It was when the tax was reinstated during the antebellum period, the years just prior to the Civil War, that it was extended from just spirits to all fermented beverages including those we know and love as beer and ale.  Additionally, this tax has prevailed to the present day (minus prohibition); where today it exists at a rate of $18 per 31 gallon barrel for large producers and at $7 per barrel for smaller producers, ones that produce less than 60,000 barrels a year.  This tax is universal, so foreign and domestic brewers are equally impacted by it.

While I am in no position to determine what impact this tax has on the domestic brewing industry, I can give you the numbers on the revenue it creates and leave the judging to you.  In fiscal year 2007 the federal beer excise tax generated $3.8 billion with $3.3 billion coming from domestic brewers, and $500 million from imports.  Keep in mind these are just revenues from the federal tax of $18 per barrel.  Each state has its own excise tax that ranges from the lowest in Wyoming of $0.62 to the highest in Alaska of $33.17(ouch).

While the federal tax isn’t earmarked for anything specific other than a revenue stream, the state taxes are usually levied as a means for paying for certain state programs and initiatives.  For example, Arkansas uses their excise tax to fund education and child care development funds.

There have been many justifications for having an excise tax, both federal and local, on beer.  Some argue that these so-called “sin taxes” are a great tool for curbing habits that are deemed less than healthy, while others see them simply as a tax on a luxury item.  However, there are those who feel the rate adversely punishes lower-income individuals and feel it should be lowered or repealed.  In fact, there have been efforts by Congress recently to halve the federal excise tax on beer.

Regardless of your personal views on the matter, keep this in mind. When you go out to the bar and order a pint of your favorite brew, between 40 and 44 percent of what you pay is the various excise taxes being passed on to the consumer.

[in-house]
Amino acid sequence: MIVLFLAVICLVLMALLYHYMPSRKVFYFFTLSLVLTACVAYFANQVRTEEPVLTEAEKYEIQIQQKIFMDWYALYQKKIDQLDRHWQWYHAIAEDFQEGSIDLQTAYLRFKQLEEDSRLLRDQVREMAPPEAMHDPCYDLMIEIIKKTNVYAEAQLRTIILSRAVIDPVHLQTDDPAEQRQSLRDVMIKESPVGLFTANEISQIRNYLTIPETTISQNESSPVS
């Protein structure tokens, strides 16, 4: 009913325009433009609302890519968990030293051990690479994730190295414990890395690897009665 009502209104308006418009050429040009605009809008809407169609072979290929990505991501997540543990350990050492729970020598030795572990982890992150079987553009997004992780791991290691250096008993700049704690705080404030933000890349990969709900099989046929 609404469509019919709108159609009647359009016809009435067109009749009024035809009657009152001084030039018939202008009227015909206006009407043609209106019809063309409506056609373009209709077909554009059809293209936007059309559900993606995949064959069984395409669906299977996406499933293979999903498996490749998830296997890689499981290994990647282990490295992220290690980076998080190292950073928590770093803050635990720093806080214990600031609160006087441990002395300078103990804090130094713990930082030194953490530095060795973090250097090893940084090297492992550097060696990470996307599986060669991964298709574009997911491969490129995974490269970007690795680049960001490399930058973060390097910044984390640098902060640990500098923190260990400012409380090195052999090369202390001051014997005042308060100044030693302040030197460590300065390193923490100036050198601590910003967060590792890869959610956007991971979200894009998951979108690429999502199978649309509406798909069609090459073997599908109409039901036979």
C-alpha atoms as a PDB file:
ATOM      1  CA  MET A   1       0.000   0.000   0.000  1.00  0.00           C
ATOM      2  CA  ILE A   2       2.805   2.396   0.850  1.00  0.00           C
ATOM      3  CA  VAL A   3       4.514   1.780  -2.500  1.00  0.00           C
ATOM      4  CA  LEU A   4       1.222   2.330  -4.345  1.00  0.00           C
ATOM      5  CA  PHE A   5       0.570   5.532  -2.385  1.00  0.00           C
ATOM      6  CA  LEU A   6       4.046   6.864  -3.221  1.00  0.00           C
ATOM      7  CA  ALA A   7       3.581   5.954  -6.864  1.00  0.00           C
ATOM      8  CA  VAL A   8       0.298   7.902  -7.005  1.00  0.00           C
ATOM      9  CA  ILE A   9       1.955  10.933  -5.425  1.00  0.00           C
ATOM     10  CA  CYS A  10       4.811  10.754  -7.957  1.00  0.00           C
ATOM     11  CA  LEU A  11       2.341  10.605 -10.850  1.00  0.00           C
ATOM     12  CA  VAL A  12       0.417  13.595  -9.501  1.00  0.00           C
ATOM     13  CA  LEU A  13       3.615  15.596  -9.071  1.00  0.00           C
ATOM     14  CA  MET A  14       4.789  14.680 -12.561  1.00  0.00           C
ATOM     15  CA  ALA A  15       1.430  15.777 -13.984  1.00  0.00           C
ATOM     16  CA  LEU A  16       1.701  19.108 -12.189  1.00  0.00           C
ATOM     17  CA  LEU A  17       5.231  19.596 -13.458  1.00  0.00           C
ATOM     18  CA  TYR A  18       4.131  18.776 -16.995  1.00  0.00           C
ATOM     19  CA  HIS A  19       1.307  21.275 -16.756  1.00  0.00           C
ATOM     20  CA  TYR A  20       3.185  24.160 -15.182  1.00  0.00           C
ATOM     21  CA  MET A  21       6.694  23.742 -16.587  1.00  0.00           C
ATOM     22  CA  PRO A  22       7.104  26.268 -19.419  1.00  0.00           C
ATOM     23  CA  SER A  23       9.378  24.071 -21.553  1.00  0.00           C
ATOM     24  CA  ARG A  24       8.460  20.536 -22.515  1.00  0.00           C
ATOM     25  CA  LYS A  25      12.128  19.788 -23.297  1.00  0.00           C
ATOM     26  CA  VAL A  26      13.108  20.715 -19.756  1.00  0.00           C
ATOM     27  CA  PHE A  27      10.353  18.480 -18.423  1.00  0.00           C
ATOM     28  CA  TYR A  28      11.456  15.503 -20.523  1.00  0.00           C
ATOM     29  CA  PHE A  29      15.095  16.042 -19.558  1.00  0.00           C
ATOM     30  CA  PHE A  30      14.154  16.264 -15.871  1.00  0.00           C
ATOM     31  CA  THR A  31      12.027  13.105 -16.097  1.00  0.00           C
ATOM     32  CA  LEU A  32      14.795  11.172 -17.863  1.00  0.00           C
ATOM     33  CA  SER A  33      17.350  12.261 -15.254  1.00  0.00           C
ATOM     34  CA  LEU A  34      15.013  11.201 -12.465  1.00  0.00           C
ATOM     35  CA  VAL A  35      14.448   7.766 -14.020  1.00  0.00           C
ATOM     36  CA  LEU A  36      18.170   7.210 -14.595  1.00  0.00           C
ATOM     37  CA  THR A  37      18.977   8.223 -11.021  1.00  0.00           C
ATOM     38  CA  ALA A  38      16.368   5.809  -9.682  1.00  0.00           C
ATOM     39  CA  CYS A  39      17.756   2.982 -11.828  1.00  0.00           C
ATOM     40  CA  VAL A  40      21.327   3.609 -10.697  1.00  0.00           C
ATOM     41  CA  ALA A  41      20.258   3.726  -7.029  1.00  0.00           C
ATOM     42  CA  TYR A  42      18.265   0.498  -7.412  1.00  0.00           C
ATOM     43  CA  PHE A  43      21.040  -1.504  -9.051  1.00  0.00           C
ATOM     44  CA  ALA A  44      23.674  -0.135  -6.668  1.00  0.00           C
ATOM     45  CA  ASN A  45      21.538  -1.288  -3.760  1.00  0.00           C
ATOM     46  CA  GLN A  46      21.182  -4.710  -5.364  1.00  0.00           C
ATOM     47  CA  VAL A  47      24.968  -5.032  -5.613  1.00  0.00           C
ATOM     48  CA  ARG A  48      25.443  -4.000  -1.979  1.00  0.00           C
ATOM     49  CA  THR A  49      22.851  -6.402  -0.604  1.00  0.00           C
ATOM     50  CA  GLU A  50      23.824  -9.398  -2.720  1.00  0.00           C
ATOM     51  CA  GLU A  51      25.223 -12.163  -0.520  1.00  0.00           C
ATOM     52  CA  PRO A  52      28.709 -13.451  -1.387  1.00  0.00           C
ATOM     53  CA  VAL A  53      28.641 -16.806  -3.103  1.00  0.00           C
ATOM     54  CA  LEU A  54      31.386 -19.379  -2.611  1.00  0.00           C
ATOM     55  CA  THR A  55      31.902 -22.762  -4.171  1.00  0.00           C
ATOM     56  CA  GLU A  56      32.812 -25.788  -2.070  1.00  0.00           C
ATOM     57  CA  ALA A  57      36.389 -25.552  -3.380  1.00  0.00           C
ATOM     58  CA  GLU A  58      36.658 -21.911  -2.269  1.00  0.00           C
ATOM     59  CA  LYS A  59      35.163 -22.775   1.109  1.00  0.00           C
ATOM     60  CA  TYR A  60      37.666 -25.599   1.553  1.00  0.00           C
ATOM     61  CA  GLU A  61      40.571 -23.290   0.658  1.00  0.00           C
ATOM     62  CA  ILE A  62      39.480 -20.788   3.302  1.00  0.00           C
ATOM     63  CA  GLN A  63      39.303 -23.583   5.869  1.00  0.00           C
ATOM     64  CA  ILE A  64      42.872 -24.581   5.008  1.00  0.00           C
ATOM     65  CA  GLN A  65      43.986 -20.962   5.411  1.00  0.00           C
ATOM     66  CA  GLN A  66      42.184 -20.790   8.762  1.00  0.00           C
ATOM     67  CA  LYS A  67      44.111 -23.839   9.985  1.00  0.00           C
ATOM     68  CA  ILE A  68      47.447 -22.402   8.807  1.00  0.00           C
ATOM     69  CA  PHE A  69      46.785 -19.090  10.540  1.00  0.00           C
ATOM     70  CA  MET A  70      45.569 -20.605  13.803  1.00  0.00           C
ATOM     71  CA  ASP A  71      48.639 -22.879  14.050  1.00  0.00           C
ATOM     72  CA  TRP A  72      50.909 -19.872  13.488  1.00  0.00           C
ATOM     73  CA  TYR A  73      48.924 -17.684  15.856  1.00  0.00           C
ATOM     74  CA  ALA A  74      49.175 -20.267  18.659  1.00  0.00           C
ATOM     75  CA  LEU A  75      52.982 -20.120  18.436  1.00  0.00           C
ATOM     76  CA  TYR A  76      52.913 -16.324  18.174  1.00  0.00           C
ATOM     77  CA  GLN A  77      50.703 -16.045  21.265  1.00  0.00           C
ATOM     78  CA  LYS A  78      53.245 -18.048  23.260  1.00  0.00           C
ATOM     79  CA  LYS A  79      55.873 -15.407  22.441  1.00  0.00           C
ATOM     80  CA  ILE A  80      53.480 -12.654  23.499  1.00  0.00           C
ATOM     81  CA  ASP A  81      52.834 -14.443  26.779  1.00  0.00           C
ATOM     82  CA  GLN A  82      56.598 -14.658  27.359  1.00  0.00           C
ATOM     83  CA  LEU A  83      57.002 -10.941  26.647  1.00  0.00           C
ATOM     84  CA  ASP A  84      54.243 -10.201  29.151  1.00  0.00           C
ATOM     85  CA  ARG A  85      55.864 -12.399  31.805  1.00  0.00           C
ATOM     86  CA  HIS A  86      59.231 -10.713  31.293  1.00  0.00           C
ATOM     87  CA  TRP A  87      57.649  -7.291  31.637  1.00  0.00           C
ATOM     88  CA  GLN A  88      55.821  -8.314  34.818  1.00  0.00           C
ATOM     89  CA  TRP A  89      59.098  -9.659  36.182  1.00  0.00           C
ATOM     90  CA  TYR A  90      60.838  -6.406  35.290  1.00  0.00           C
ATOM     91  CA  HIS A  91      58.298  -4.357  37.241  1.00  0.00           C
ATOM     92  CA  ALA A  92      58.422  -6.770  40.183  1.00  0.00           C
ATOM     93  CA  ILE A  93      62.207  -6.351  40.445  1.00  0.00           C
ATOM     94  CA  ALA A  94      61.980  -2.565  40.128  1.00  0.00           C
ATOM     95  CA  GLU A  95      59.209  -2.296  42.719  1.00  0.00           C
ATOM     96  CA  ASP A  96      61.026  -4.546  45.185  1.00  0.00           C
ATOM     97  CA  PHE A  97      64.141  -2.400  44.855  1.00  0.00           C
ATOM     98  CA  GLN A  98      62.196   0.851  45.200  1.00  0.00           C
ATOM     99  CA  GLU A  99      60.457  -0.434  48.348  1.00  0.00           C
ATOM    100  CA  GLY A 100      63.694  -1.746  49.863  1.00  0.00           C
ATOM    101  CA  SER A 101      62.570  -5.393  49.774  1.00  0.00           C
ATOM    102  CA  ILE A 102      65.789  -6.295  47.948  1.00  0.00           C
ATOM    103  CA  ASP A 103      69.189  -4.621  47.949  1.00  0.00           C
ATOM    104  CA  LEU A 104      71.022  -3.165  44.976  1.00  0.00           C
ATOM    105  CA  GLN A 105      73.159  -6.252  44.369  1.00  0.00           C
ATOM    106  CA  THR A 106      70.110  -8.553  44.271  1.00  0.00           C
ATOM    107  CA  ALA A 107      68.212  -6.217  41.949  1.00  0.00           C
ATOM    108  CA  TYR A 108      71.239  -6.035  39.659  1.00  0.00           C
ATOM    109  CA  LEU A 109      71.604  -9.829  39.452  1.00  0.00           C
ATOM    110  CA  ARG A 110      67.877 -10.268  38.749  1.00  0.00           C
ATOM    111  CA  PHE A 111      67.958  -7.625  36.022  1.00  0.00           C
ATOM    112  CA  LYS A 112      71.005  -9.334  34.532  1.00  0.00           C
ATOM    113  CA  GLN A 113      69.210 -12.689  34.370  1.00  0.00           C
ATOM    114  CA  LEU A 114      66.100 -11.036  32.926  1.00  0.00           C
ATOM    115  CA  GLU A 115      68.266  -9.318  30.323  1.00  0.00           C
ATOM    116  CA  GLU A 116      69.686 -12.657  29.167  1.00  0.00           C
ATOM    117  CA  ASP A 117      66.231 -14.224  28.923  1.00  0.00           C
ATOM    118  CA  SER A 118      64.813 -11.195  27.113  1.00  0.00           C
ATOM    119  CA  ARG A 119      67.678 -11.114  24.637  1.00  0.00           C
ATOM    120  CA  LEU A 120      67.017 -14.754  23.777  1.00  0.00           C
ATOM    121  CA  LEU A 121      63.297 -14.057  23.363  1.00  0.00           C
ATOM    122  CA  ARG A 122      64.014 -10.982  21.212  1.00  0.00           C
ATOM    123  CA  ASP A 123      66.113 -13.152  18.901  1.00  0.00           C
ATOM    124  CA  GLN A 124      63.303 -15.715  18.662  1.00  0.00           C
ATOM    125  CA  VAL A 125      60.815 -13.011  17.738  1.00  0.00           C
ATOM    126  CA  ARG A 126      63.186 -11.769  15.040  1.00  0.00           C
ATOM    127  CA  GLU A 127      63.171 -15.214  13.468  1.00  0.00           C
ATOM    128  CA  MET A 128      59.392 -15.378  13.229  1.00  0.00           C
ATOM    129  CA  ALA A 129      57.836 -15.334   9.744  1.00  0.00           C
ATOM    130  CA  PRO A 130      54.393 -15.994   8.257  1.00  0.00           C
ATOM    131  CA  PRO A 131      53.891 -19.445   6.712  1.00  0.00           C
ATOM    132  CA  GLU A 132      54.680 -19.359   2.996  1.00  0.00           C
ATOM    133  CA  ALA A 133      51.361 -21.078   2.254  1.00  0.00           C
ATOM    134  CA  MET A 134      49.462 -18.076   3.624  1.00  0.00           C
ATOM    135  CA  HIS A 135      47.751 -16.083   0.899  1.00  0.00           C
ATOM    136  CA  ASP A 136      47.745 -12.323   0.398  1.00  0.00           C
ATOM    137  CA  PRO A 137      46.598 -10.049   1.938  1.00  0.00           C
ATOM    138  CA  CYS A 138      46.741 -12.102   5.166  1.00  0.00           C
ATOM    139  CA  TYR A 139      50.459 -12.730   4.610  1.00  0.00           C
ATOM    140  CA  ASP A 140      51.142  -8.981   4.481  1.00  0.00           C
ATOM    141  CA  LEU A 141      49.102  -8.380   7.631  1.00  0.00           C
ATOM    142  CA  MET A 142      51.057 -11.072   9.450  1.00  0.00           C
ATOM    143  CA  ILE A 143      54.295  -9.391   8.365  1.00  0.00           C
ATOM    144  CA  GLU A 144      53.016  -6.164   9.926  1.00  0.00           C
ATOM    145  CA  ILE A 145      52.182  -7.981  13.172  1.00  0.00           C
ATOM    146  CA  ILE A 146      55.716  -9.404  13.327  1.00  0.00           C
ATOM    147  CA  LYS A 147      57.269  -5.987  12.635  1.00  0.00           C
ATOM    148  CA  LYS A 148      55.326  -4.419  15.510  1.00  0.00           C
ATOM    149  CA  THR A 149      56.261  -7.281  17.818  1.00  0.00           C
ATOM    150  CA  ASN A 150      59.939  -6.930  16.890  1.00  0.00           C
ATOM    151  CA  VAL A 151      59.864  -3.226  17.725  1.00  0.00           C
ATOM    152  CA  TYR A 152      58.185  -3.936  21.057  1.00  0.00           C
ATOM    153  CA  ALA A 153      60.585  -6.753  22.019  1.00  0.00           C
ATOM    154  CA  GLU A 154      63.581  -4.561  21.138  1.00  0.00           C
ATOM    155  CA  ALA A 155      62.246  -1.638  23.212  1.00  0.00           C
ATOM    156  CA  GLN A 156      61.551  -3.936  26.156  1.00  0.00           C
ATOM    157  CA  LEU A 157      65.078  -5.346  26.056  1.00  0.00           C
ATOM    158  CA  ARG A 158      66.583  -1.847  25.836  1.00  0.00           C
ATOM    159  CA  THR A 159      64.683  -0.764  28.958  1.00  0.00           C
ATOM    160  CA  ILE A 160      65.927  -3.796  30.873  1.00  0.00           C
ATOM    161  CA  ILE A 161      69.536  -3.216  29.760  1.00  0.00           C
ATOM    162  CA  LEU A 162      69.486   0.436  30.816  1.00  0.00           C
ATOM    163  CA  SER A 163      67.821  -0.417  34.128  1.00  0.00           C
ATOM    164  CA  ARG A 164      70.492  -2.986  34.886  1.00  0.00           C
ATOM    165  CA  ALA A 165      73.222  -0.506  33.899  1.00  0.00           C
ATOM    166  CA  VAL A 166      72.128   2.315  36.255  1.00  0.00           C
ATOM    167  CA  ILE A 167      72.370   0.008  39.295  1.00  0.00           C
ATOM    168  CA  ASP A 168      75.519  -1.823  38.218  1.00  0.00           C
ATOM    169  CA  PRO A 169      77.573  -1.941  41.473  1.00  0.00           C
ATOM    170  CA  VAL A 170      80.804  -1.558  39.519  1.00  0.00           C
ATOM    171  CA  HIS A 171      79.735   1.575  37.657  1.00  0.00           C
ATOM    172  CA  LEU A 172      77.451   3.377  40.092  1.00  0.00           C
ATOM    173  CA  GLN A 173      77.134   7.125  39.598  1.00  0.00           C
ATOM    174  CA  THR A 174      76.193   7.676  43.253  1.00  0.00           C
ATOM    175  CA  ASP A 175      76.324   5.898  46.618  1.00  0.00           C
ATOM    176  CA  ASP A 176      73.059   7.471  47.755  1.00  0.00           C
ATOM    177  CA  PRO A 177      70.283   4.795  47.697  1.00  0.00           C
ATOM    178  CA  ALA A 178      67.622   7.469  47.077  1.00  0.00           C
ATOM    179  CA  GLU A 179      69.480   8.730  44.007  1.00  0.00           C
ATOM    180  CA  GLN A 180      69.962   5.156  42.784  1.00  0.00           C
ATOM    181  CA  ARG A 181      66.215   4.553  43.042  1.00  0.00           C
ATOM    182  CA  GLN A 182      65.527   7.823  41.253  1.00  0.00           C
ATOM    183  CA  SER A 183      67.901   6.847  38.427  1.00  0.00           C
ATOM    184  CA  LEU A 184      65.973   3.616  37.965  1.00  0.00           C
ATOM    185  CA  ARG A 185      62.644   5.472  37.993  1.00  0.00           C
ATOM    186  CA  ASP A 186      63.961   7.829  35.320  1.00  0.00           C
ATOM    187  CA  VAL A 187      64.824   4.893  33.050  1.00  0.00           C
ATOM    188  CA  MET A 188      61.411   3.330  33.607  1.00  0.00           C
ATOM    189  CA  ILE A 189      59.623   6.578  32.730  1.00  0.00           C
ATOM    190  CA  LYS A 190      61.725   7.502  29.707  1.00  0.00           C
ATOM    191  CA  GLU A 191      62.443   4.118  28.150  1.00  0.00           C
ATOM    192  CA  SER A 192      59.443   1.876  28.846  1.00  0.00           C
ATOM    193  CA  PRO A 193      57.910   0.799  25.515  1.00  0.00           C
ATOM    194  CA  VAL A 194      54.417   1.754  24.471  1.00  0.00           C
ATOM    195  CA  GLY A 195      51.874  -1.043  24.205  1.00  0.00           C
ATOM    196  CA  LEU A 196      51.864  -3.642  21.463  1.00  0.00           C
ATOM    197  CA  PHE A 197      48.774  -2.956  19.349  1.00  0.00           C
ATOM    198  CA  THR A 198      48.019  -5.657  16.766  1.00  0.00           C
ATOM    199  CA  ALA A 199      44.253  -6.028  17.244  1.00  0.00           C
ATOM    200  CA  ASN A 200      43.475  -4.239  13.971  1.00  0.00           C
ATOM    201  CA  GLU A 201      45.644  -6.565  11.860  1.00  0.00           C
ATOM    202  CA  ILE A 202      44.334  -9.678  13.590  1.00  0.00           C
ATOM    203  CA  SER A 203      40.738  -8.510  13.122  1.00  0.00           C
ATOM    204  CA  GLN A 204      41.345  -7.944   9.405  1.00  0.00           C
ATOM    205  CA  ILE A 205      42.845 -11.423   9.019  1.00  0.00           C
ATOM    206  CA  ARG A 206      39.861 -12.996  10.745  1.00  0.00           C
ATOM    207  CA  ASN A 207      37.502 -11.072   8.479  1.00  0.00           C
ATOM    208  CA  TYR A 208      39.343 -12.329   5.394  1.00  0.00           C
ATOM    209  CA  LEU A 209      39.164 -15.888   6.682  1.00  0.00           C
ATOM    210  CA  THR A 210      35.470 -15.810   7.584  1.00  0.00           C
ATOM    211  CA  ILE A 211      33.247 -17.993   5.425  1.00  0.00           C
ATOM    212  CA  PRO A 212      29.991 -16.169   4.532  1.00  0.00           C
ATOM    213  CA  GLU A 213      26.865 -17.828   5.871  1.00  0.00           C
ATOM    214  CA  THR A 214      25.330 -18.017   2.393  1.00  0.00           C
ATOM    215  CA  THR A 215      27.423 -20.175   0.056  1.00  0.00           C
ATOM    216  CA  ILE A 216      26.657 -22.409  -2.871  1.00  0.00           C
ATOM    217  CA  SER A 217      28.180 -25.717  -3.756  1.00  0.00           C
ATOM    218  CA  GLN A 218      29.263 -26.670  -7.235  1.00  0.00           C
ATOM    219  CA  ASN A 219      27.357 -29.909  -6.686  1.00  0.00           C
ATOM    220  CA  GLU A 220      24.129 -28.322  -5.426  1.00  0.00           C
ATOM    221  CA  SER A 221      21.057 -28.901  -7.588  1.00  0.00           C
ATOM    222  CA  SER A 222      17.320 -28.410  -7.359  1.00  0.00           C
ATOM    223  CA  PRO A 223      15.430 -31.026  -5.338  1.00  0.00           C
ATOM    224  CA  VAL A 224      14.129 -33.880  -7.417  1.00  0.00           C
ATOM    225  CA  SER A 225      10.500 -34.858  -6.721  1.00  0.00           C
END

Thanks Jeff!

08/18/09

Beer Run with Billy Joel: Sunset Grill and Tap, Allston, MA

BeerIt was a weekday afternoon, and things at the Sunset were slow. The staff was killing time, no doubt talking about beer and pouring a lot of samples for the customers, as they sometimes do when there’s nothing left to do. Then it happened. In from the street walked a living legend…Billy Joel had entered the Sunset.

He took a seat at the bar, surrounded by an entourage, and asked for a beer list. He was ill prepared for what came next, as he was handed not a sheet of paper, but a book, with pages upon pages of beers from the world over, ever major style from every country imaginable. Flipping, flustered, through the many pages, he asked

“You..uh..got a lot of beer here, huh?”

“Yes, that’s kind of our thing…” the bartender replied.

“You got PBR?”

…As luck would have it, they did indeed have PBR; inexplicably since few people likely order it in this environment. So the story goes…

This is my own beloved local, the Sunset Grill and Tap, and I can tell you that the Pianoman’s story is far from unique. After all, who would expect such a wide selection of beer for all price ranges so close to the campus of Boston University, in the decidedly un-glamorous Boston neighborhood of Allston; this isn’t Back Bay or Beacon Hill after all. And yet there it is, like a diamond in the ruff (not to discount another gem, Deep Ellum, just down the street).

No, this is a very common tale; many’s the time that I sat at this bar taking notes on many a fine beer, and witnessed the confusion of a newcomer to this unassuming place when handed the beer list. I must look like I belong, almost like a permanent part of the decor, because questions often follow. Rest assured, I and many others here are more than happy to play tour guide, so if you find yourself here, don’t be afraid to ask questions, not only of the staff, but also the patrons. Who knows, if I had been there, poor Billy might not have gotten stuck with a PBR after all.